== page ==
By Star Sosa
Every winter, for the past 15 years or so, I’ve made the journey to the Mecca of the gem world, the Tucson Gem Show. Nancy has joined me for the past four or five trips and it is now our yearly ritual to go out west and see the latest and greatest in gems, beads, pearls, parts, tools, jewelry, you name it, if it pertains to jewelry, it’s here.
The name of the show is a bit misleading. This is not a singular event, but a convergence of multiple promoters, venues and shows. There are actually forty separate shows going on over approximately two weeks. People converge from all over the world on this desert town to buy, sell, learn and interact. In addition to the recognized venues, the Interstate 10 corridor is usually lined with tents and a flea market atmosphere reigns.
You can find lots of fascinating things here in addition to gems and jewelry. Many shows specialize in exotic mineral specimens or collectible native artifacts from Africa, India, Tibet, South American and the American Southwest. The metaphysical crowd is here with jewelry made from meteorite borne gems, exotic crystals, quartz “singing” bowls, prayer flags and Buddha sculptures. The crowd varies from men in business suits to guys in full-fringed buckskins and women in saris. It’s really a bit of a circus.
Nancy and I typically take in only about five of the shows and that’s still quite a project. I took some photos to indicate the scope and the volume of product available. This year our purchases included more finished jewelry than ever before. In the past, we have concentrated on finding great pearls and beads and parts. When I first visited Tucson with my ex-husband, a gem cutter, we were looking primarily for rough, uncut gems and minerals for him to carve and sculpt. Each focus requires visiting a different part of the show and dealing with different people. Over time, you learn the best places to go and develop relationships with the right people.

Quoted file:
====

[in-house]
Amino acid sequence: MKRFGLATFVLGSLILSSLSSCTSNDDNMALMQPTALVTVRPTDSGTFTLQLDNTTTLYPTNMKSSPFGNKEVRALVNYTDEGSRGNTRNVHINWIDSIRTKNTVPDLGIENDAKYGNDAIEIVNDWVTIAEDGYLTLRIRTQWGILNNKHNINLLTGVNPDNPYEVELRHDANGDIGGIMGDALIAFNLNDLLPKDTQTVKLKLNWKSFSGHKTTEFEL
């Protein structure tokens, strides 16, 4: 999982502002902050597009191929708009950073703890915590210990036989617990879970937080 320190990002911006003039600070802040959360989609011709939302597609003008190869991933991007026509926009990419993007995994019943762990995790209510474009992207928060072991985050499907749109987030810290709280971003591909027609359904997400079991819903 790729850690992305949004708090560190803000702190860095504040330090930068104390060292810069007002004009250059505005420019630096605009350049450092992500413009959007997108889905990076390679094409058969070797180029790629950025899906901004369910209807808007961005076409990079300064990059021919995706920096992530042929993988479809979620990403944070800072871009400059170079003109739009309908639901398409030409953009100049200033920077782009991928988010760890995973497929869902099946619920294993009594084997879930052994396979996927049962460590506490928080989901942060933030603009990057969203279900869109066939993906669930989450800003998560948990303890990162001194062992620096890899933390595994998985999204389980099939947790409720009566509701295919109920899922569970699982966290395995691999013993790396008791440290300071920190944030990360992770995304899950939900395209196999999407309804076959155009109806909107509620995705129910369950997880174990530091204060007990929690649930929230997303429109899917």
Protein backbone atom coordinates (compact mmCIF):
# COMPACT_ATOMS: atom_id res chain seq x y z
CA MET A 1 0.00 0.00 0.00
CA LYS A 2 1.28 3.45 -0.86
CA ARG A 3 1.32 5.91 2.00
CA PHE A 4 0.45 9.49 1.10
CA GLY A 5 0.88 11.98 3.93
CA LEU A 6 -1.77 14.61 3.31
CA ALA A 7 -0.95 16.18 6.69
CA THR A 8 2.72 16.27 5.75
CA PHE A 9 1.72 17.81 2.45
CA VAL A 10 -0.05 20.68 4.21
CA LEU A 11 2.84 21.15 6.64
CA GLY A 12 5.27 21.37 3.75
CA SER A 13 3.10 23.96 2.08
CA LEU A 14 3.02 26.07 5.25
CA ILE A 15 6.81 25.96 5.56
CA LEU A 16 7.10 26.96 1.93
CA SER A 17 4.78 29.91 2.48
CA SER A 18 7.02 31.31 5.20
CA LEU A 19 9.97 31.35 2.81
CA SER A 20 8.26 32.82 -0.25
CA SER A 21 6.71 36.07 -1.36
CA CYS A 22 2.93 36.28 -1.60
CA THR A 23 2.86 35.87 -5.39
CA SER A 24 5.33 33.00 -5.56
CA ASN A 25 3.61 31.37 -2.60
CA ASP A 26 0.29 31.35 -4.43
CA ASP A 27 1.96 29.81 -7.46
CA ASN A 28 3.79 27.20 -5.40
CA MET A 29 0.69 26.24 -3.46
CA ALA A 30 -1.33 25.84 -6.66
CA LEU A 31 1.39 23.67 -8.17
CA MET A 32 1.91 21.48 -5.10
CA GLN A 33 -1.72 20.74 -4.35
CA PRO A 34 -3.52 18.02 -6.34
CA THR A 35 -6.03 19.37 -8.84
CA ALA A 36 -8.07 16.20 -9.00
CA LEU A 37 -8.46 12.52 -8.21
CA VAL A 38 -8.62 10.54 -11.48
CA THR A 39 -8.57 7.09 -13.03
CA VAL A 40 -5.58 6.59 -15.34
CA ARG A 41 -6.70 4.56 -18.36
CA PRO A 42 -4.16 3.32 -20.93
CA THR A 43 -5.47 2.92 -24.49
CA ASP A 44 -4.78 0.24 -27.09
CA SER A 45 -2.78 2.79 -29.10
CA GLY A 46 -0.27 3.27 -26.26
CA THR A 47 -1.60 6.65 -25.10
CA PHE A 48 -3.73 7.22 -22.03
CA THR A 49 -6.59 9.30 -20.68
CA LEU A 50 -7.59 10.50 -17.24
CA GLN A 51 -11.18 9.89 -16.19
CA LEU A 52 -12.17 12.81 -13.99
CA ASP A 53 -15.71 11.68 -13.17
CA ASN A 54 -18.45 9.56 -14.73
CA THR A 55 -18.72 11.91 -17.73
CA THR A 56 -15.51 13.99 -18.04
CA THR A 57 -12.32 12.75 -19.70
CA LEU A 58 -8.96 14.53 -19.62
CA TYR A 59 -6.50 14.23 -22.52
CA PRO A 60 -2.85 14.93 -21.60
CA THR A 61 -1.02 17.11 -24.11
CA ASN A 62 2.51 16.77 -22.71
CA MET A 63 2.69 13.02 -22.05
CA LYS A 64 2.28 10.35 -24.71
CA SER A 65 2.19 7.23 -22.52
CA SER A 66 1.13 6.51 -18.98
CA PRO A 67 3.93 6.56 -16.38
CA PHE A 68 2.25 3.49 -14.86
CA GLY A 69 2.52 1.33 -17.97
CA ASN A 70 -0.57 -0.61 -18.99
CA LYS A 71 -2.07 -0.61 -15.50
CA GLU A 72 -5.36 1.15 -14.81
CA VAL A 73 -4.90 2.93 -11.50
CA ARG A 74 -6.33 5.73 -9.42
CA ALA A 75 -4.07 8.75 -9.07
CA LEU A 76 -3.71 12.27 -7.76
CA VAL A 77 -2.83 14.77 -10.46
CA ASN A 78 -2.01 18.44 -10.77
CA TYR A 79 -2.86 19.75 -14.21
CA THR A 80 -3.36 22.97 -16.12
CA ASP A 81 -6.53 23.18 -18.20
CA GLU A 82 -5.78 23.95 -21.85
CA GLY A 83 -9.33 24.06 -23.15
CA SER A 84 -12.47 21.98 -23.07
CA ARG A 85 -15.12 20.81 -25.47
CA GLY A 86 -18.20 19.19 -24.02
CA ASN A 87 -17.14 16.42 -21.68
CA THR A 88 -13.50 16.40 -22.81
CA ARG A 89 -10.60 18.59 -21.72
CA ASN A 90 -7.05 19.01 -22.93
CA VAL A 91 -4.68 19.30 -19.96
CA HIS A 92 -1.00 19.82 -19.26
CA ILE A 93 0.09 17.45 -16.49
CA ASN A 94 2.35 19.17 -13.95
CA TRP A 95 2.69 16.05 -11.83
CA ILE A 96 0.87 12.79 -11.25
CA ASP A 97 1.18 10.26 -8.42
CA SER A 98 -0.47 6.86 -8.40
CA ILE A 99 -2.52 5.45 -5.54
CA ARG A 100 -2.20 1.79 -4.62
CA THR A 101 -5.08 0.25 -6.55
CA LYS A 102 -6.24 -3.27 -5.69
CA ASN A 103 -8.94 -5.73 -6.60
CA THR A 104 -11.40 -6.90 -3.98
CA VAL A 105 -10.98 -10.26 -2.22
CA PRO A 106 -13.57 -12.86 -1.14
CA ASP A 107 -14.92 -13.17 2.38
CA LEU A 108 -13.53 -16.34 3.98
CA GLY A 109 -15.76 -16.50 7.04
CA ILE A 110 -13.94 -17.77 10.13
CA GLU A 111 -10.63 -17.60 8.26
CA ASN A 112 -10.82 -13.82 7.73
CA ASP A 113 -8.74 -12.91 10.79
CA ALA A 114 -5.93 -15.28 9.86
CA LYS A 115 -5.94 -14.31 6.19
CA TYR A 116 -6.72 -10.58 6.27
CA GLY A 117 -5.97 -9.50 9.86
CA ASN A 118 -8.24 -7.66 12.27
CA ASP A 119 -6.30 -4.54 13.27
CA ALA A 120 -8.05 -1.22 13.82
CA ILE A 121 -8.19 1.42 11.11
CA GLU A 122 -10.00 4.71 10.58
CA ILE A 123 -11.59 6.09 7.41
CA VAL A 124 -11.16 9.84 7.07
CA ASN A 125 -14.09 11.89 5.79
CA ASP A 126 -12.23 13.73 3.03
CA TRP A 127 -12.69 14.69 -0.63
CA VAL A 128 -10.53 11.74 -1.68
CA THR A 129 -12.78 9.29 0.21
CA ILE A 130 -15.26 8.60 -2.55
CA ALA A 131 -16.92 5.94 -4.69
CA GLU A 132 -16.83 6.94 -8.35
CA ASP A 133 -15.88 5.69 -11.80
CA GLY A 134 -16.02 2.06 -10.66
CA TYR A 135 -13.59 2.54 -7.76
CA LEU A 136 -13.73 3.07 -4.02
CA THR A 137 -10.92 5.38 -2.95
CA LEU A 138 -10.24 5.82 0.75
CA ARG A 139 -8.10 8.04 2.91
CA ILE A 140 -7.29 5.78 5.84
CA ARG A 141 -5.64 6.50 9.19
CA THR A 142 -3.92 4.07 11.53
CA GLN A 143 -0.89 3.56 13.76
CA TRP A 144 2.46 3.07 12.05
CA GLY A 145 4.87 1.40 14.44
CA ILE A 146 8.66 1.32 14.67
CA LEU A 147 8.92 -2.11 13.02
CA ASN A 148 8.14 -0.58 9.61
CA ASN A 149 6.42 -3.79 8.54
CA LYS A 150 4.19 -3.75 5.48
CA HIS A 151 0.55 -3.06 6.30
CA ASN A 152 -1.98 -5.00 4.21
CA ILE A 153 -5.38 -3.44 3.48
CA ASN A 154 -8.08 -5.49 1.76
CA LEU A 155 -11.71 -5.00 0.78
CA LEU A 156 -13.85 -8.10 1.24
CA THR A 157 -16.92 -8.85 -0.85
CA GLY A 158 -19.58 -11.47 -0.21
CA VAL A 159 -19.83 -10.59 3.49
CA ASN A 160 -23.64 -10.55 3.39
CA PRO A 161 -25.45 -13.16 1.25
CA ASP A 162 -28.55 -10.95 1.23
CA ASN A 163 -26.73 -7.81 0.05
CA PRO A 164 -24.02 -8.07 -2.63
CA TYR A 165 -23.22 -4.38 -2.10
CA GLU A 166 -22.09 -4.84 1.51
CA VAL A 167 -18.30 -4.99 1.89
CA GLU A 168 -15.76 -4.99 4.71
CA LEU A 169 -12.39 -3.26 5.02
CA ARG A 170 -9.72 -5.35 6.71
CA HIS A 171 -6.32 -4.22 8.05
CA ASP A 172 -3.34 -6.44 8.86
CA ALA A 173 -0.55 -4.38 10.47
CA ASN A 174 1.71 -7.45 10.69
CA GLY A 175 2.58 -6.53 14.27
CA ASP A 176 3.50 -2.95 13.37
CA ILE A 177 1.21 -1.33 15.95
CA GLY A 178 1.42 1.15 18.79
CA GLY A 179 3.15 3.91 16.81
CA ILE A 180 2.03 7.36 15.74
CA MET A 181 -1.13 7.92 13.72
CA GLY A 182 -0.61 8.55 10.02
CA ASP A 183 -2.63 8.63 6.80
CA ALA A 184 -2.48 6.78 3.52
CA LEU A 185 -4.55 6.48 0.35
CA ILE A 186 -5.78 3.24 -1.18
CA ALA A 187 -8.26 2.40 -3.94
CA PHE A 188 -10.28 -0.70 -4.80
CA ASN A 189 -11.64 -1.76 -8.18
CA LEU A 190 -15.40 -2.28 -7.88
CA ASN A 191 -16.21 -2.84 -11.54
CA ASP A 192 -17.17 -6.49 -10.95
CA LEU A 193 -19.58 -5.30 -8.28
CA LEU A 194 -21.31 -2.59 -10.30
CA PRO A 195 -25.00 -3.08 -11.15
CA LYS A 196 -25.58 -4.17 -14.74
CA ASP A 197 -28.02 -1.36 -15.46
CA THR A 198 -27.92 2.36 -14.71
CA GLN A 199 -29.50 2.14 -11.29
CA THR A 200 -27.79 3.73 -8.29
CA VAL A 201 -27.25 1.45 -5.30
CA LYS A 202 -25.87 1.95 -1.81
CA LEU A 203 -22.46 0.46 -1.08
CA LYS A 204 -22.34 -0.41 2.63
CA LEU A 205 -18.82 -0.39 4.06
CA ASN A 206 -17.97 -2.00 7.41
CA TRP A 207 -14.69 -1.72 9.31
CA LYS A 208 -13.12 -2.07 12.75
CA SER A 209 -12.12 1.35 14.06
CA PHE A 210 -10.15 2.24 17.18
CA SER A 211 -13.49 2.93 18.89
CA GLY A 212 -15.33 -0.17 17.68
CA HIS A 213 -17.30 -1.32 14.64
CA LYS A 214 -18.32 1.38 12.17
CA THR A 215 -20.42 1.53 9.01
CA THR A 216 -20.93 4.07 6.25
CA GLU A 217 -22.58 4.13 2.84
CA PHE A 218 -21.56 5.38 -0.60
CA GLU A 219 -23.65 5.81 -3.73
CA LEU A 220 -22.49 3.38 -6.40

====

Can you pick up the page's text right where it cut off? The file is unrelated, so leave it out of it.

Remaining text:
You’ll also find tools and equipment and software and anything you can think of to set up or supply a jewelry studio or run a jewelry store. I managed to get one vendor to fix my necklace for me using a state of the art laser welder. In the past, we would have fixed the clasp with some epoxy, but the laser weld is a bit more permanent. The tool vendors usually have guest jewelers and vendors in the booth to show you how the tools work and provide the background of a bit of personal experience with the products.
The new CAD or computer aided design systems are really something to watch. It’s like Greek to me! But a skilled tech can enter the information into the computer to render an incredible 3-D image of the proposed jewelry design. Then a milling machine will actually take that information can carve the original wax prototype. There’s even a machine that works by spraying minute amounts of wax, like an ink-jet printer, gradually building up a 3-D prototype of the jewelry.
While at the show you also can further your education, getting certified in many levels of the industry. The AGTA, American Gem Trade Association, hosts a wide variety of classes and seminars and the GIA, Gemological Institute of America offers classes toward your Graduate Gemologist degree.
As you can see, there’s an amazing variety of interaction going on. What a great place to network, brainstorm, fantasize, and just hang out with beautiful things and interesting people. At dinner Saturday night I was joined by jewelry designers, a gemstone carver, a magazine publisher, a wax jewelry model maker, and several gold smiths. It’s an incredible mishmash of artists, miners, brokers, dealers, designers, manufacturers, and more. I can’t wait to go back.
Now, the next trip is to journey to Philadelphia to visit the Buyer’s Market of American Craft. There Nancy and I will place our orders for the year for original art glass, fine craft and fine jewelry. All handmade by North American Artists. This is a gorgeous show and stay tuned for my next installment with detail about that adventure.